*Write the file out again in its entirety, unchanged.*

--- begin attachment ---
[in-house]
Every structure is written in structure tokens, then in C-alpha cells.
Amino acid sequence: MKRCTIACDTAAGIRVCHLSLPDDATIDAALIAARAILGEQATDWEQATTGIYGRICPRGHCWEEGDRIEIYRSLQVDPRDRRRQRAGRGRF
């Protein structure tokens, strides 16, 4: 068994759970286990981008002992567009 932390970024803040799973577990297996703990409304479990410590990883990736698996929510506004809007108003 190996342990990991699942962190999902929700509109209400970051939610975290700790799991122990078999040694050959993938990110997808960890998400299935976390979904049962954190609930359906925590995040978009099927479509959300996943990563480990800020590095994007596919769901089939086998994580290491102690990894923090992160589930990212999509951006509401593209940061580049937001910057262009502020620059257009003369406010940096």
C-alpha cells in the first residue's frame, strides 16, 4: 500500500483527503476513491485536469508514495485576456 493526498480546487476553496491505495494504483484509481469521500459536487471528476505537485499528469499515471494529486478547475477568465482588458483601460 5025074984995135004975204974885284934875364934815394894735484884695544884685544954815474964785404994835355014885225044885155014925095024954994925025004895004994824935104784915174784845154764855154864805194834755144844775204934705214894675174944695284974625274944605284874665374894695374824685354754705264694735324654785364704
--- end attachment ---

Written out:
[in-house]
Every structure is written in structure tokens, then in C-alpha cells.
Amino acid sequence: MKRCTIACDTAAGIRVCHLSLPDDATIDAALIAARAILGEQATDWEQATTGIYGRICPRGHCWEEGDRIEIYRSLQVDPRDRRRQRAGRGRF
């Protein structure tokens, strides 16, 4: 068994759970286990981008002992567009 932390970024803040799973577990297996703990409304479990410590990883990736698996929510506004809007108003 190996342990990991699942962190999902929700509109209400970051939610975290700790799991122990078999040694050959993938990110997808960890998400299935976390979904049962954190609930359906925590995040978009099927479509959300996943990563480990800020590095994007596919769901089939086998994580290491102690990894923090992160589930990212999509951006509401593209940061580049937001910057262009502020620059257009003369406010940096």
C-alpha cells in the first residue's frame, strides 16, 4: 500500500483527503476513491485536469508514495485576456 493526498480546487476553496491505495494504483484509481469521500459536487471528476505537485499528469499515471494529486478547475477568465482588458483601460 5025074984995135004975204974885284934875364934815394894735484884695544884685544954815474964785404994835355014885225044885155014925095024954994925025004895004994824935104784915174784845154764855154864805194834755144844775204934705214894675174944695284974625274944605284874665374894695374824685354754705264694735324654785364704